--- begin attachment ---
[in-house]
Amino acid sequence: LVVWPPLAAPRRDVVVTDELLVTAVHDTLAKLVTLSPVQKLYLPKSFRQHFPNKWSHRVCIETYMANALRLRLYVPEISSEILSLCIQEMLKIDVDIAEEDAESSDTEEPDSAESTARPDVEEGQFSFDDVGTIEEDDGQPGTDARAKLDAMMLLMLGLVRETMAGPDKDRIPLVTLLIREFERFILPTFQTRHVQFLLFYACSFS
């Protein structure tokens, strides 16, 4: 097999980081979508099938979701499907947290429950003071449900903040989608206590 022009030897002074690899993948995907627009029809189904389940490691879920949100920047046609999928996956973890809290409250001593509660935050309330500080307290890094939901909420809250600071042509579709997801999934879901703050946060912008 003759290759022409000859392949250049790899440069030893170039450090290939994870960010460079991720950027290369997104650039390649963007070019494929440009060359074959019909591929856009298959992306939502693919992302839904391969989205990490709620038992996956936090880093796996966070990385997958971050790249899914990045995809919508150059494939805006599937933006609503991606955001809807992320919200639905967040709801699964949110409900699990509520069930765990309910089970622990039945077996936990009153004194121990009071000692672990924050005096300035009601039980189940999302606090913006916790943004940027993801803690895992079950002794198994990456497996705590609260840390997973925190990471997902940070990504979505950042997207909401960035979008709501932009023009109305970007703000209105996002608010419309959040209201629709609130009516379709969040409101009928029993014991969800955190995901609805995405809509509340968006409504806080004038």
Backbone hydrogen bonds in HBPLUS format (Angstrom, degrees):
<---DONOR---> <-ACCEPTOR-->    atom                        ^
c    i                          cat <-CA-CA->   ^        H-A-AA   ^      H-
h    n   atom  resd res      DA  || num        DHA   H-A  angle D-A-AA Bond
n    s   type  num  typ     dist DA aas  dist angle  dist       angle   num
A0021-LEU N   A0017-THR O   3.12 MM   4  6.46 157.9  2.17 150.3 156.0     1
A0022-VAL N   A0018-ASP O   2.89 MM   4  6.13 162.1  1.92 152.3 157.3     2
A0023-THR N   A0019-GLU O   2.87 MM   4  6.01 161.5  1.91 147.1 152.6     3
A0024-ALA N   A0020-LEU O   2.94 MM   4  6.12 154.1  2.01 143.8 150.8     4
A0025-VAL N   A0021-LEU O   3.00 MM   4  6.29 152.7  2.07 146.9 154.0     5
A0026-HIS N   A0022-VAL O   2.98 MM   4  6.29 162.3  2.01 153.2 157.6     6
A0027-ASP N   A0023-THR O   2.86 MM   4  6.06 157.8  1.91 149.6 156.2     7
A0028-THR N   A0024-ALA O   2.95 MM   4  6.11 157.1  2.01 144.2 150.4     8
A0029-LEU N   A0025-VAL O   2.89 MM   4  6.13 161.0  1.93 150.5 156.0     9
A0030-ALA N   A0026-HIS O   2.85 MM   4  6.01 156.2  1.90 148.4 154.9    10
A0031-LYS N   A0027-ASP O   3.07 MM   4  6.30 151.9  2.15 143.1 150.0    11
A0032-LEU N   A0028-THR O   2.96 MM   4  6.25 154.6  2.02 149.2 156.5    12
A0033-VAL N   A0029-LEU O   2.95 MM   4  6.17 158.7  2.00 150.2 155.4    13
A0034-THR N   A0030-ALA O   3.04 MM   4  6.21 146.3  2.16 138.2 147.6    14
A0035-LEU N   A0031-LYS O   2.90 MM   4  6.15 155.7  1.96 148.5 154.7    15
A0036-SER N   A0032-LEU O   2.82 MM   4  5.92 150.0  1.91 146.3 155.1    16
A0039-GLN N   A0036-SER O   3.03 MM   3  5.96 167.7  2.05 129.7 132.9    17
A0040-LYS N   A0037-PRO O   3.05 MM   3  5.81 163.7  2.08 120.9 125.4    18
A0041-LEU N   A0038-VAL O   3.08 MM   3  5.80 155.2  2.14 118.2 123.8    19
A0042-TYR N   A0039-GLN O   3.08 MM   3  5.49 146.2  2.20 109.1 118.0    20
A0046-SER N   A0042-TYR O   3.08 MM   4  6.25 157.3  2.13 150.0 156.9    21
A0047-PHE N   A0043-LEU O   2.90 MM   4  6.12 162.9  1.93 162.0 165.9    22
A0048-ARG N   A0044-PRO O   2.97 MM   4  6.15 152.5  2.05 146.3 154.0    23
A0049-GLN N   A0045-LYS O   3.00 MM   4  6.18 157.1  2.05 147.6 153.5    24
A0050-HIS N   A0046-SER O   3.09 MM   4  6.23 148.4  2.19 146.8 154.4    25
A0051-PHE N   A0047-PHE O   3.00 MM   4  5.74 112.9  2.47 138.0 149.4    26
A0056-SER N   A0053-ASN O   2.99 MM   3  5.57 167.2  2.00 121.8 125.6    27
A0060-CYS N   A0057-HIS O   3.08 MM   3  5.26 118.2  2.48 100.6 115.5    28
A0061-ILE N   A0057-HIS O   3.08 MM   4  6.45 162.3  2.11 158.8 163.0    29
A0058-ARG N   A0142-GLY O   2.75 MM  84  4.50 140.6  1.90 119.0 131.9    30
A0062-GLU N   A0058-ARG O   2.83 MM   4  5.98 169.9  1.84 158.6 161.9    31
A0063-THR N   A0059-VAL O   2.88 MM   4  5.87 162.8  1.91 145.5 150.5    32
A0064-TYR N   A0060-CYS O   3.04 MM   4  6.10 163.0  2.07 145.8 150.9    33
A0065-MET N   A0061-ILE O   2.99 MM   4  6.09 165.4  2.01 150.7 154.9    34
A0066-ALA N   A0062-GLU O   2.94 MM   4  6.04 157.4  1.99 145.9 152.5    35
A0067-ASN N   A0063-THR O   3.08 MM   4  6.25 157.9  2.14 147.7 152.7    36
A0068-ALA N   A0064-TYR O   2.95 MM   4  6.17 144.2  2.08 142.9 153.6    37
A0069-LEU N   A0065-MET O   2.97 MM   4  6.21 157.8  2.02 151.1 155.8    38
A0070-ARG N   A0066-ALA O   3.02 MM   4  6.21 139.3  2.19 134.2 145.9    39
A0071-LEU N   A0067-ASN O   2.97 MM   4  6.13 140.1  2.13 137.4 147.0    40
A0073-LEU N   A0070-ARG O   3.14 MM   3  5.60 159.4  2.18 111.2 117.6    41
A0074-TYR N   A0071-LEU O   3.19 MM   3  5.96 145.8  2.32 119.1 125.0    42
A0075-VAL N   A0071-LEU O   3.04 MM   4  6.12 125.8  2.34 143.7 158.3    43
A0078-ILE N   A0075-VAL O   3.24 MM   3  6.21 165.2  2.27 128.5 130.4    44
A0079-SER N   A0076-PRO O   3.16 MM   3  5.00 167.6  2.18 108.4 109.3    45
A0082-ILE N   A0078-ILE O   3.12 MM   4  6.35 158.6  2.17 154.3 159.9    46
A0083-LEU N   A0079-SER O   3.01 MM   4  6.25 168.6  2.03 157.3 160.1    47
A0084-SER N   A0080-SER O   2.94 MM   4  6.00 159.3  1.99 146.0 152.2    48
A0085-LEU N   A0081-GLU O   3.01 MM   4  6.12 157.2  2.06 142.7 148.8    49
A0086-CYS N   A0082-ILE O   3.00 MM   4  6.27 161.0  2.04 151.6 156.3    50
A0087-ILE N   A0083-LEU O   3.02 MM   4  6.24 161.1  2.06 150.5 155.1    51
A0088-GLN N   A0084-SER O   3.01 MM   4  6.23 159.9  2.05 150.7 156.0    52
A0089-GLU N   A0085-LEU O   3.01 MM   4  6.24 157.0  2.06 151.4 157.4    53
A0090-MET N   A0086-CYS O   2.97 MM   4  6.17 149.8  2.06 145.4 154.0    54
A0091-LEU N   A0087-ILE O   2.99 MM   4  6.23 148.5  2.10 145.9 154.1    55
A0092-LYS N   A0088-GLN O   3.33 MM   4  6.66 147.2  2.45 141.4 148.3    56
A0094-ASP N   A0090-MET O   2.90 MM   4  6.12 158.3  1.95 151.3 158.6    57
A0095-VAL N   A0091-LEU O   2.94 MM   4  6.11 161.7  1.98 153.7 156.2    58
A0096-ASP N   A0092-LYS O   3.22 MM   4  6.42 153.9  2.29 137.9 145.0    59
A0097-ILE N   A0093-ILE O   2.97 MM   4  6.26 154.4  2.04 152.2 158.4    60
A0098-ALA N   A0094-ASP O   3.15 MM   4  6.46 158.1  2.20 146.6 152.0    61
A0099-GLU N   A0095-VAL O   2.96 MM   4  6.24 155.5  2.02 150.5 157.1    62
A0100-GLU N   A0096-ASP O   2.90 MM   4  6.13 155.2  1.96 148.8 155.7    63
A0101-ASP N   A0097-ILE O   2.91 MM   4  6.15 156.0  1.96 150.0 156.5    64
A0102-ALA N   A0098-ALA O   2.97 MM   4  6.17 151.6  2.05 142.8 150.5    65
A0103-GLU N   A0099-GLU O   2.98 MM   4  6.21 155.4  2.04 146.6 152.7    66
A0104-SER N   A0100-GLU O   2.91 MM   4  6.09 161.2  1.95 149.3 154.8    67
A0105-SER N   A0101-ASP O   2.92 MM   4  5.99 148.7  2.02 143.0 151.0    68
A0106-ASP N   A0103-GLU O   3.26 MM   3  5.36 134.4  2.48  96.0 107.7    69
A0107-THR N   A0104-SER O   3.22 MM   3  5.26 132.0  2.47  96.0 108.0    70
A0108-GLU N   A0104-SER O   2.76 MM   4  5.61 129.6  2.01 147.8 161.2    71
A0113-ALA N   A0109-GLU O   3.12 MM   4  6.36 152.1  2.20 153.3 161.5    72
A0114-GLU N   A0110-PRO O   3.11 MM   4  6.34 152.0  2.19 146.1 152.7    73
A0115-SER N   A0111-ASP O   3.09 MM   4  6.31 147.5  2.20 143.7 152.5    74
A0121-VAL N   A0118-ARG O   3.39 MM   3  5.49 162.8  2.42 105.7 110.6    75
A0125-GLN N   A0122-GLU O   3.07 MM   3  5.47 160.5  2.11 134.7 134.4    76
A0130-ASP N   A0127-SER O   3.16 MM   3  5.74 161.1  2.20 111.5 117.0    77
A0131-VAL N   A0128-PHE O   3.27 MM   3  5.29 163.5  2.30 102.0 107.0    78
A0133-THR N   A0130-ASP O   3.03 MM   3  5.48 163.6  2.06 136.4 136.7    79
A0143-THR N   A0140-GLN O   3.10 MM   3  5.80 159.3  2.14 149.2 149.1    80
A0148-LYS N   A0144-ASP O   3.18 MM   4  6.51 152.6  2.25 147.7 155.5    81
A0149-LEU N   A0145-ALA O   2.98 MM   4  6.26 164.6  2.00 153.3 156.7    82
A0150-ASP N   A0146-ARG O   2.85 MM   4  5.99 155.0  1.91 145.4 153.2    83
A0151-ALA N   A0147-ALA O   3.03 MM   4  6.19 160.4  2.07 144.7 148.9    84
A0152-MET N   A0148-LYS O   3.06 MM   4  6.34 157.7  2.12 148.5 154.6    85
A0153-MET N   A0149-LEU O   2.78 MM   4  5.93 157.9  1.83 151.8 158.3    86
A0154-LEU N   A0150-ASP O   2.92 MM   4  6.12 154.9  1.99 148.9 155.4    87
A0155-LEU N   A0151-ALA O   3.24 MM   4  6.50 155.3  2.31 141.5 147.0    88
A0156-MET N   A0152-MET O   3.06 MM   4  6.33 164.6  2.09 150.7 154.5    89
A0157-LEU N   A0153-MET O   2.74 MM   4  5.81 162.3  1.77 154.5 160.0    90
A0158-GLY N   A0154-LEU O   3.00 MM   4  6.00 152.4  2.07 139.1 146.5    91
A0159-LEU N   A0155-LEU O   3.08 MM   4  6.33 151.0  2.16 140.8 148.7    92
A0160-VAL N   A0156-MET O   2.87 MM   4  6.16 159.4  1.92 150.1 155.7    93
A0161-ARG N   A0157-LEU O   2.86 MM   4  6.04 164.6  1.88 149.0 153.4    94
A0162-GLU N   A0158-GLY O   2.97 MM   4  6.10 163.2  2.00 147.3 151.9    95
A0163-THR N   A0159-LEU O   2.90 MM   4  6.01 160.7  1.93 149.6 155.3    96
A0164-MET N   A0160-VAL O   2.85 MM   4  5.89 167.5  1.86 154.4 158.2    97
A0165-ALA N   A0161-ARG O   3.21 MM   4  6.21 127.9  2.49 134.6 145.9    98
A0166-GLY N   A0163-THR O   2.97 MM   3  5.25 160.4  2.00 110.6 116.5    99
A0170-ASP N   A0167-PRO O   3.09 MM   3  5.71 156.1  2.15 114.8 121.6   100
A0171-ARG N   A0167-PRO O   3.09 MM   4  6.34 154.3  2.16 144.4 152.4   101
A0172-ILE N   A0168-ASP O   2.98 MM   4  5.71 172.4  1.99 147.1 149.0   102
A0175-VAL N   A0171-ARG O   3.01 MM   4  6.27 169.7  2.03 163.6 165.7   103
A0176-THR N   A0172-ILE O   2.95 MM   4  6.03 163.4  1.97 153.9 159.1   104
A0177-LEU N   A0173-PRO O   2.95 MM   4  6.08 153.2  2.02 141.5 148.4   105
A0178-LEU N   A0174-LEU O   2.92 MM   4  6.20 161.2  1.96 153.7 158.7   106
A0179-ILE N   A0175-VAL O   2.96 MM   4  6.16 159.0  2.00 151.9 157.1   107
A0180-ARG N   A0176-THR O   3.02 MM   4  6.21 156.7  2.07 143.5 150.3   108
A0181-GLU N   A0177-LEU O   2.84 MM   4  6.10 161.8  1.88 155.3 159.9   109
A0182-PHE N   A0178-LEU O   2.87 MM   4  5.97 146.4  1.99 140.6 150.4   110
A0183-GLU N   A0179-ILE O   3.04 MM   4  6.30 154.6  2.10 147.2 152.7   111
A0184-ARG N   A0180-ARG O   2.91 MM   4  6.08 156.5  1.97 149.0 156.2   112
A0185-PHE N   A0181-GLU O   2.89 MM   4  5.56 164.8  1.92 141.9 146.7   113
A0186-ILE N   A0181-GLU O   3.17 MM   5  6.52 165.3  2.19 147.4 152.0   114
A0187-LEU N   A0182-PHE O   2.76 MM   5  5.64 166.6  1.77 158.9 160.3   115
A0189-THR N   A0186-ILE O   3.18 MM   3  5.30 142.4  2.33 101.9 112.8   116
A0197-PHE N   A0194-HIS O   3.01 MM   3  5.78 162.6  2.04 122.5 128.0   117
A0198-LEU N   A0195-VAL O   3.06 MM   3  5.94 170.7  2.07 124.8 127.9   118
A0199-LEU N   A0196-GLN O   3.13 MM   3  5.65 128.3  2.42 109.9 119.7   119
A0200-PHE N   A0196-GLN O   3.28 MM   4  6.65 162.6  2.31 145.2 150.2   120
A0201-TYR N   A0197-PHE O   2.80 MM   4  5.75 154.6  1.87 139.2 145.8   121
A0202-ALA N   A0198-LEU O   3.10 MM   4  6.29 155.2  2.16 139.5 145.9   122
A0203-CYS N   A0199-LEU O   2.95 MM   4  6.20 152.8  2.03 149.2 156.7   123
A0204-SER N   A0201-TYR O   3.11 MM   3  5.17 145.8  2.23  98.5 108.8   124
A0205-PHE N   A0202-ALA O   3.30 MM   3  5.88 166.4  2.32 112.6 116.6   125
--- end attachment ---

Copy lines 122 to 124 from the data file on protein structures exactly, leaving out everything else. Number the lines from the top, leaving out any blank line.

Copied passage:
A0186-ILE N   A0181-GLU O   3.17 MM   5  6.52 165.3  2.19 147.4 152.0   114
A0187-LEU N   A0182-PHE O   2.76 MM   5  5.64 166.6  1.77 158.9 160.3   115
A0189-THR N   A0186-ILE O   3.18 MM   3  5.30 142.4  2.33 101.9 112.8   116